Hawaii is the most recent state to have joined The United States, it is the 50th State and joined in August 1959. It is situated in Oceania and is totally made up islands. It is also the only State of The United States that is not located in The Americas.
Hawaiian State is mainly volcanic and it is hundreds of Islands, which range over around 1,500 miles.
Hawaii’s varied unaffected landscape, oceanic surroundings, warm tropical climate, abundance of public beaches, and active volcanoes make it a well liked destination for many groups of people such as surfers, biologists, tourists, and volcanologists.
Hawaii’s civilisation is greatly swayed by North American,Asian cultures and native Hawaiian culture, possibly due to the labour migration in the 19th Century.
Hawaii boasts around a million inhabitants who live there all the year round, along with military personnel and visitors. Honolulu is the capital and situated on the Island of O’ahu.
Due to immigration and settlement in the Islands there appears to be 5 clear styles of food/cuisine. Around 300AD, 1778 the Polynesian’s brought animals and plants to the Islands, then as the natives settled, they began to fish. They also planted and grew Taro for Poi, along with sweet potato, yams, sugar cane and coconuts and began to cook fish and neat in earth ovens.
The missionaries and whalers introduced American and European styles of food. The Christian missionaries brought New England Cuisine and salted fish was brought by the whalers.
Between 1850 and 1930 the sugar plantations grew, so there was a demand for more labour. This in turn then brought people from Portugal, Japan, Korea, China and The Philippines with their own foods which was a huge influence on the area. The introduction of these foods mixed with the already native foods formed a local food unique to Hawaii. In 1992 chefs improved local style by inventing Regional Cuisine – this is generally where the local ingredients are used to mix historical influences and this has formed a new form of cooking known as Fusion Cuisine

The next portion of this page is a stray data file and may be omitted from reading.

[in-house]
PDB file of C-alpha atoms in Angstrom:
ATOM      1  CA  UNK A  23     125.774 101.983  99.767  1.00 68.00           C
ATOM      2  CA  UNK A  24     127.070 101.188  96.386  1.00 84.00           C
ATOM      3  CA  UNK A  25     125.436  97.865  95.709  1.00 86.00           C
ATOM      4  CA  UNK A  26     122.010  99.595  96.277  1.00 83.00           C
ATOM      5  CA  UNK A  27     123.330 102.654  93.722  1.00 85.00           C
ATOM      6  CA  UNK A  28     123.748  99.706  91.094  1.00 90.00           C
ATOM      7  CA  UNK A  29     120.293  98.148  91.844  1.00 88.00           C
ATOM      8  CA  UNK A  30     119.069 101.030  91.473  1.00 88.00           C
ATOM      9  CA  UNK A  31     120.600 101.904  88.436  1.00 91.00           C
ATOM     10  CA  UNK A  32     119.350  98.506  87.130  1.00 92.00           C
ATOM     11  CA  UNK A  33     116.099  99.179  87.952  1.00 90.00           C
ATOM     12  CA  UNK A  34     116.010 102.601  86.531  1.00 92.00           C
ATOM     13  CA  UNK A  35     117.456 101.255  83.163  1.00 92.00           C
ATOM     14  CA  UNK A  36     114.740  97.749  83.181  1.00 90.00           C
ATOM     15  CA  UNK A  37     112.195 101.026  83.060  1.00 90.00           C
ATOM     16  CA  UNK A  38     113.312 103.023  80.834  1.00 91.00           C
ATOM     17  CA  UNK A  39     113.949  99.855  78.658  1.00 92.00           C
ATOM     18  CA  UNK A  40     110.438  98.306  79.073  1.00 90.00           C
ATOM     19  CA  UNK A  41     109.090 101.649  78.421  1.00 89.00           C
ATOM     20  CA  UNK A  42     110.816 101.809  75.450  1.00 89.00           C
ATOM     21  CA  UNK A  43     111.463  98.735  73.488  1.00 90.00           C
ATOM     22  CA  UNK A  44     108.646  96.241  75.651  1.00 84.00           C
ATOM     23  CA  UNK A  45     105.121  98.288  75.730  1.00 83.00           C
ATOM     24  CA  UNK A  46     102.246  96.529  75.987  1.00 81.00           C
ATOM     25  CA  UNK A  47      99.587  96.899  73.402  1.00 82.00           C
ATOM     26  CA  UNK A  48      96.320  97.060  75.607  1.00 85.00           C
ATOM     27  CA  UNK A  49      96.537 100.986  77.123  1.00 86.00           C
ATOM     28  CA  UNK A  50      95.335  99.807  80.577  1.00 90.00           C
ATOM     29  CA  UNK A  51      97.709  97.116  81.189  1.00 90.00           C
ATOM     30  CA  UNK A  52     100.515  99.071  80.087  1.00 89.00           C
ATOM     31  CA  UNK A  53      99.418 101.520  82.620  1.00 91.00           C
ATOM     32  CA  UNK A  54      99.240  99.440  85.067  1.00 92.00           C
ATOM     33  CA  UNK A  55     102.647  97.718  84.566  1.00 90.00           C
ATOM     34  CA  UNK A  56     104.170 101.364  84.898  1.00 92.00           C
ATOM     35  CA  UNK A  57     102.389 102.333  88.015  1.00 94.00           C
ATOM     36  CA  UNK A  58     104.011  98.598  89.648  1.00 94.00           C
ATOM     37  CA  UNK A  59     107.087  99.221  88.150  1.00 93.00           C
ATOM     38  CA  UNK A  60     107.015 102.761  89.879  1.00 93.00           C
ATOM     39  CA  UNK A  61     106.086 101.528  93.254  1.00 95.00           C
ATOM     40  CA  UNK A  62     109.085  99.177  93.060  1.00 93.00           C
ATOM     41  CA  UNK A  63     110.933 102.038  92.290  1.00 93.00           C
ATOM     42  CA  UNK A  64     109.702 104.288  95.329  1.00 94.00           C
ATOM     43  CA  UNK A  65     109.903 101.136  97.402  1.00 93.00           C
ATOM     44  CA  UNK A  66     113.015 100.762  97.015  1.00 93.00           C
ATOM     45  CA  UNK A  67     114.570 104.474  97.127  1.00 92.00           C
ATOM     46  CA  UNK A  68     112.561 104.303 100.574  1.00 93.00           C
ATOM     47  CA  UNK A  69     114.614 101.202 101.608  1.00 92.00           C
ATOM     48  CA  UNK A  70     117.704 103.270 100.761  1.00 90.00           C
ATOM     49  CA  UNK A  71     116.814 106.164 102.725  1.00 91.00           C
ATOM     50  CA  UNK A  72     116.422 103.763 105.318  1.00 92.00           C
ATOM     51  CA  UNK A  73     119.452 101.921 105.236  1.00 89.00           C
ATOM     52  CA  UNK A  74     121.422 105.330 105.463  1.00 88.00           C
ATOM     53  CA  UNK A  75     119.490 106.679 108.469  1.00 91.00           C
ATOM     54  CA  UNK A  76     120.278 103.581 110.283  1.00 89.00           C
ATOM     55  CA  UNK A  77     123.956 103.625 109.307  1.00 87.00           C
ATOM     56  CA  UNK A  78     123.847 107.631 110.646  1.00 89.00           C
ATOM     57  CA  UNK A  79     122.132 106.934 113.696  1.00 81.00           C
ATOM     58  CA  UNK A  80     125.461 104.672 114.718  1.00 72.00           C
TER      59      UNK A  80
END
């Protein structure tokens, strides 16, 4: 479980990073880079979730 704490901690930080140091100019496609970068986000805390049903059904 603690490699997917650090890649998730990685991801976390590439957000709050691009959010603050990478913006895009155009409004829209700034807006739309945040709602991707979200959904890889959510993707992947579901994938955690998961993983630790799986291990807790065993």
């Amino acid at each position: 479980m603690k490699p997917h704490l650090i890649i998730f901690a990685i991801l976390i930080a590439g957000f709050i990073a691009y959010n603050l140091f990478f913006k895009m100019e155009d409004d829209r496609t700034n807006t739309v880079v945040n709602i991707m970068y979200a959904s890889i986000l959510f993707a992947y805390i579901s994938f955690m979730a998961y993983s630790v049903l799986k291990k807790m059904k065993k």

For further information see http://www.to-hawaii.com/food.php
So, its Monday evening what to cook for dinner…Needed something simple, but tasty and something that could be cooked with a meat alternative. I found recipes like Kalua Pig which appears to be like pulled pork and took 10 hours to cook in a slow cooker, Coconut flavoured chicken, Chicken and Papaya salad – none of which appealed to hubby. Eventually I stumbled across Amazing Hawaiian Chicken Chili – perfect for a Monday night….described as “This is a hearty chicken chilli with sweet pineapple and a few subtle kicks of spice that the whole family will enjoy.” There are various recipes, it appears, of this dish on the net and we are cooking it in the oven not in a slow cooker/crock pot..
The recipe is a fusion of chicken, with various spices consisting of chilli powder Ancho chilli powder, cumin, ginger…
BBQ sauce, Kidney beans, Black beans tomatoes, peppers onions, garlic Chipotle sauce and the sweetness of pineapple, pineapple juice and vanilla extract….
The peppers, onions and garlic are all mixed together and softened in butter – before adding all the wonderful spices and transferring to either the slow cooker or casserole dish to the waiting chicken (Or meat substitute if vegetarian) that has previously been marinated in BBQ sauce and fried in butter to colour..
The recipe does say to cook until brown and almost done, but as it was being added to a casserole and cook more, from experience,we just browned it – probably a little more than we would normally do
I think I will start using my proper camera to take my piccies, as the phone camera doesn’t always do the food justice – as here. The colours were vibrant and the 2 sort of bean could be clearly seen..
Family Verdict: Very tasty, but very hot (chilli hot). Incidentally the recipe was for 12 and we halved it and still didn’t put the amount of chilli asked for in…This would have been 1.5 tablespoons – yes tablespoons. Ian only put in 1.5 teaspoons and it was still hot…nice but hot. The pineapple added sweetness that in my opinion counteracted the hotness. It wasn’t as “smokey”as I had imagined, but maybe we didn’t add enough Chipotle sauce. The recipe was easy to prepare and cook. If I were at my day job the slow cooker may have been an option, but you still have to brown everything off and begin to cook, so maybe not time effective if trying to get out of the house..Meat free option was delicious and not as hot as we already knew Emily didn’t like food as hot as we did… Definitely a week day supper dish that we could eat again.
Tomorrow we head back to the continent of Africa – see you there….